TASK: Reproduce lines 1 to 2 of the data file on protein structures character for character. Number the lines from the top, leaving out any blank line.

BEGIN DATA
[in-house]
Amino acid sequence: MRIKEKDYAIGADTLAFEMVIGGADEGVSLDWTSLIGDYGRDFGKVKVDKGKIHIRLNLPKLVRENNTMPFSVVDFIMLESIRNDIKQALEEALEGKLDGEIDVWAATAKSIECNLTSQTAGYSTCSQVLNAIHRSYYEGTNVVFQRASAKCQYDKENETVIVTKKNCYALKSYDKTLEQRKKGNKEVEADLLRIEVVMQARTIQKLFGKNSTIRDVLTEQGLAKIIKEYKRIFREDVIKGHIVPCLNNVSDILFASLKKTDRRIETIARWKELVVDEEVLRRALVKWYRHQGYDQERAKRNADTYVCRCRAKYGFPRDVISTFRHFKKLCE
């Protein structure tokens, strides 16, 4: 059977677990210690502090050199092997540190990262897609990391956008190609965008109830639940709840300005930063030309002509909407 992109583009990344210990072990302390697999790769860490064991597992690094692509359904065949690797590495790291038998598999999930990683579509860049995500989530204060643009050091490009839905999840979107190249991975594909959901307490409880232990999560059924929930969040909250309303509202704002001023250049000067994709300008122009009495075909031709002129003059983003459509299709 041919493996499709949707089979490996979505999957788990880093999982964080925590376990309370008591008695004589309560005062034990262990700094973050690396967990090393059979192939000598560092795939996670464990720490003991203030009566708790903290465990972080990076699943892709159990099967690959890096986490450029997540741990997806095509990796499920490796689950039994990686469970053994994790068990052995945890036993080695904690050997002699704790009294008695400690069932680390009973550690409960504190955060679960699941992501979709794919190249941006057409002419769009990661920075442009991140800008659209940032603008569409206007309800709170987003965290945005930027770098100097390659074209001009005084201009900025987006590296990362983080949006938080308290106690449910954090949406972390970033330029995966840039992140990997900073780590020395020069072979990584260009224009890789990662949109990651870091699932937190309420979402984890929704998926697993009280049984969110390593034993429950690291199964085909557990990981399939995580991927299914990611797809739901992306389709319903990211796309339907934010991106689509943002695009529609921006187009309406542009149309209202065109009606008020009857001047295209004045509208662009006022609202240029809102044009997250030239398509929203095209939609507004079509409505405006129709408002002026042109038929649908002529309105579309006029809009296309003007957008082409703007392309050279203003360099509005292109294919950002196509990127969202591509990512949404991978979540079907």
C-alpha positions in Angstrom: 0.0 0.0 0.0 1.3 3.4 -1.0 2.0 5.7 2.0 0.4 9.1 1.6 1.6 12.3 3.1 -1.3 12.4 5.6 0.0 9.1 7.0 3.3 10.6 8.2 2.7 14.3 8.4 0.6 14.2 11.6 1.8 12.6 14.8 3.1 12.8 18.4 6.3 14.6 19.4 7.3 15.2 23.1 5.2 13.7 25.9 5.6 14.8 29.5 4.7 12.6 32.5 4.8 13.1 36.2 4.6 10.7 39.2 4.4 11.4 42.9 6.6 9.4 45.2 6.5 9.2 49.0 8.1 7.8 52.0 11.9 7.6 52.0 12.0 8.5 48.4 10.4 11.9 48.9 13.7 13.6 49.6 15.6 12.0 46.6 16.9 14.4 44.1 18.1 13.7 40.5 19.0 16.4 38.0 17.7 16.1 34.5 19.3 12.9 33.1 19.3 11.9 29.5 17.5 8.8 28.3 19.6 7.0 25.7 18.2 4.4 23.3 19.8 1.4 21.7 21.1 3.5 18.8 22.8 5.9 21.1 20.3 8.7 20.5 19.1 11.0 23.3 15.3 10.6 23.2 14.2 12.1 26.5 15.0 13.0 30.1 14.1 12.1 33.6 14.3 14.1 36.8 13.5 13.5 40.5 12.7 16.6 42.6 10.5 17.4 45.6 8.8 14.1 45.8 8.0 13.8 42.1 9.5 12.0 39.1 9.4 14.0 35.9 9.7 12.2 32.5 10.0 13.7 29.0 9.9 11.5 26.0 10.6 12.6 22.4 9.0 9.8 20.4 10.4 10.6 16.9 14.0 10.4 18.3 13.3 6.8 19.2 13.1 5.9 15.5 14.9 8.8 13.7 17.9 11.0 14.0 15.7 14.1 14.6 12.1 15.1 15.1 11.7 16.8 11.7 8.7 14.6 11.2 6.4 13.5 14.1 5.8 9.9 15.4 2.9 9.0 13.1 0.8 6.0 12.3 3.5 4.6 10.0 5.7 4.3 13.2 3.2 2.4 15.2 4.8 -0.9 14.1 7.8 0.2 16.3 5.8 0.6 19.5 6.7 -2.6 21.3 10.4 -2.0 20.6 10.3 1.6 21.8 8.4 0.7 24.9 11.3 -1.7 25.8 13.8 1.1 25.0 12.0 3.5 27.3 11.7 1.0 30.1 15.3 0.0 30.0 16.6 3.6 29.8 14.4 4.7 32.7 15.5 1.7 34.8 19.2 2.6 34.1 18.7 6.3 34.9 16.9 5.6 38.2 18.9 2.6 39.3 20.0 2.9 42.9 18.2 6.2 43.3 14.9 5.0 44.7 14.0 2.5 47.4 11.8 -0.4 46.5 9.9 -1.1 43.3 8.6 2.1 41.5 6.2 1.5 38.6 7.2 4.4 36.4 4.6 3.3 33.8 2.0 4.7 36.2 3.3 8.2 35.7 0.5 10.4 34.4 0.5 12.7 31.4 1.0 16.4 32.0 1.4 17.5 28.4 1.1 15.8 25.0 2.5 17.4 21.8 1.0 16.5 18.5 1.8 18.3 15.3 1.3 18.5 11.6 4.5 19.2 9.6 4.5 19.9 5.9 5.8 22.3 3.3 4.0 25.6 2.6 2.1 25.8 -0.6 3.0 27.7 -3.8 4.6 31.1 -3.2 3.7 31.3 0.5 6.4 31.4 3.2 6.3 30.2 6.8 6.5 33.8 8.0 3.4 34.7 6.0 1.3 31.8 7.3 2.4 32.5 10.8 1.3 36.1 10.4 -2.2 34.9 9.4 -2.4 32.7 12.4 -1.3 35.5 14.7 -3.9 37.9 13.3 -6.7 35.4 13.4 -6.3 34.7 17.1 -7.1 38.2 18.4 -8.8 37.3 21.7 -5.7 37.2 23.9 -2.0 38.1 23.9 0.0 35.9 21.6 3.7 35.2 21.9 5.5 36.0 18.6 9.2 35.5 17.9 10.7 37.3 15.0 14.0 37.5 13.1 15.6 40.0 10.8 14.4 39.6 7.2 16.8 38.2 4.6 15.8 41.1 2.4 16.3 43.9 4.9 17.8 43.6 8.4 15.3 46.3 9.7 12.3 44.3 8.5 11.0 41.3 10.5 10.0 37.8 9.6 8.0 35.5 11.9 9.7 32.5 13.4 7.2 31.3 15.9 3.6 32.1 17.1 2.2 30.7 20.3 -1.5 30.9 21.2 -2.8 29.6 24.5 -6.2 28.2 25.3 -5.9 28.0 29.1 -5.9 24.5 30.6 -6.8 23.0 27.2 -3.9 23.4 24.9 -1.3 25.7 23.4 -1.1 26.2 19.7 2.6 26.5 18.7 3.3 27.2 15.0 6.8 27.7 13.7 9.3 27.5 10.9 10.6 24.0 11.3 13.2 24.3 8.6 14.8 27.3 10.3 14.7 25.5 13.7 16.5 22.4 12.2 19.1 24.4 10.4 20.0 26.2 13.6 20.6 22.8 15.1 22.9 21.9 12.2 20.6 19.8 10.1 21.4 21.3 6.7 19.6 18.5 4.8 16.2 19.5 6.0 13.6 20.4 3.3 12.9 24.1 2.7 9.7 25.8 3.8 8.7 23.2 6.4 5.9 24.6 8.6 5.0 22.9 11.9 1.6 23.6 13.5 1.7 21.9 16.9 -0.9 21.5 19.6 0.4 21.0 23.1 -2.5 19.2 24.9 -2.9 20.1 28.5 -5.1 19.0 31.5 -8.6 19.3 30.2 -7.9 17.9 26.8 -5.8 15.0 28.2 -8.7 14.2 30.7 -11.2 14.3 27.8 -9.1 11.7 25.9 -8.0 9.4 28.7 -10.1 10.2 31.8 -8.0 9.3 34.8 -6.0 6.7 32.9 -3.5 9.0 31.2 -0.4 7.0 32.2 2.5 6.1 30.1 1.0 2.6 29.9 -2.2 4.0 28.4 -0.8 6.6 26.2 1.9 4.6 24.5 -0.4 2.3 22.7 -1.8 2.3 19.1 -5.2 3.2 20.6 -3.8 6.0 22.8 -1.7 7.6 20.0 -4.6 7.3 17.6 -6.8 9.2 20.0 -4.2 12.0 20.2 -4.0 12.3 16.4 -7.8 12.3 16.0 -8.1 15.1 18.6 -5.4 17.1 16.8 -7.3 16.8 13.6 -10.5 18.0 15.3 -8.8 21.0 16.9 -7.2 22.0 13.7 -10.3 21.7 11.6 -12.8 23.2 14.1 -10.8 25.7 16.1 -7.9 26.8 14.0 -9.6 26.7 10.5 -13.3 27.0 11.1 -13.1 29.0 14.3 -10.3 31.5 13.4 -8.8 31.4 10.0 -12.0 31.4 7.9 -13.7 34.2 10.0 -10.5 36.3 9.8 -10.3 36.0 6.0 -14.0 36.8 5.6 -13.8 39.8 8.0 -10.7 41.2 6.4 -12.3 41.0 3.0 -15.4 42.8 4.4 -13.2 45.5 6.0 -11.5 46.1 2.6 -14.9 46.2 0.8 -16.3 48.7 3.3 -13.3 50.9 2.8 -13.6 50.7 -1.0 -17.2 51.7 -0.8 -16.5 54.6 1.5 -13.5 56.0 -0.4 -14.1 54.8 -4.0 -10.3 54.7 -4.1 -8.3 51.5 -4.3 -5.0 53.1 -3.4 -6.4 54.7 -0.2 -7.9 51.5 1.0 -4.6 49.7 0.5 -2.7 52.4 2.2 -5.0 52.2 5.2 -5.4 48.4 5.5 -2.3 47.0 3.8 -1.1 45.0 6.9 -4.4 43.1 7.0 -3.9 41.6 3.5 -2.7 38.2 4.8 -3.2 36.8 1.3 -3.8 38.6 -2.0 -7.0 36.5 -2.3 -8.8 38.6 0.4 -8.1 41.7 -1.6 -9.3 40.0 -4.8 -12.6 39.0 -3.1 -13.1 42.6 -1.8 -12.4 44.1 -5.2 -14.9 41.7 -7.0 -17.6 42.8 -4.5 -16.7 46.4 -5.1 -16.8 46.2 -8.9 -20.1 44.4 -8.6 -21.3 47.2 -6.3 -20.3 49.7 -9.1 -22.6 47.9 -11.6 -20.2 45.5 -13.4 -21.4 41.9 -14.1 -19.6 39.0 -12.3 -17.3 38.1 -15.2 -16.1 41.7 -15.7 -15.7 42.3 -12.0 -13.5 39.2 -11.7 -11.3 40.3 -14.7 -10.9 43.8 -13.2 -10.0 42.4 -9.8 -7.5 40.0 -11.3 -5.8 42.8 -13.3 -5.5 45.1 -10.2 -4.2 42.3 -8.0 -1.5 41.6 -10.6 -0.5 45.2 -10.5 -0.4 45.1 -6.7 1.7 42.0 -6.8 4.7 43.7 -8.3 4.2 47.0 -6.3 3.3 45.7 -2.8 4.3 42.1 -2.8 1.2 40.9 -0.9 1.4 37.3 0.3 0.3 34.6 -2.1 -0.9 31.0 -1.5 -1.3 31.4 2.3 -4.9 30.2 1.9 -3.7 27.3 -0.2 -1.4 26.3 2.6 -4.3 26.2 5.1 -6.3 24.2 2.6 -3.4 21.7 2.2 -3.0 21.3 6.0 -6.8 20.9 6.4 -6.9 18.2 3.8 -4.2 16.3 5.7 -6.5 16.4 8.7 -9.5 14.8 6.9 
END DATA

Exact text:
[in-house]
Amino acid sequence: MRIKEKDYAIGADTLAFEMVIGGADEGVSLDWTSLIGDYGRDFGKVKVDKGKIHIRLNLPKLVRENNTMPFSVVDFIMLESIRNDIKQALEEALEGKLDGEIDVWAATAKSIECNLTSQTAGYSTCSQVLNAIHRSYYEGTNVVFQRASAKCQYDKENETVIVTKKNCYALKSYDKTLEQRKKGNKEVEADLLRIEVVMQARTIQKLFGKNSTIRDVLTEQGLAKIIKEYKRIFREDVIKGHIVPCLNNVSDILFASLKKTDRRIETIARWKELVVDEEVLRRALVKWYRHQGYDQERAKRNADTYVCRCRAKYGFPRDVISTFRHFKKLCE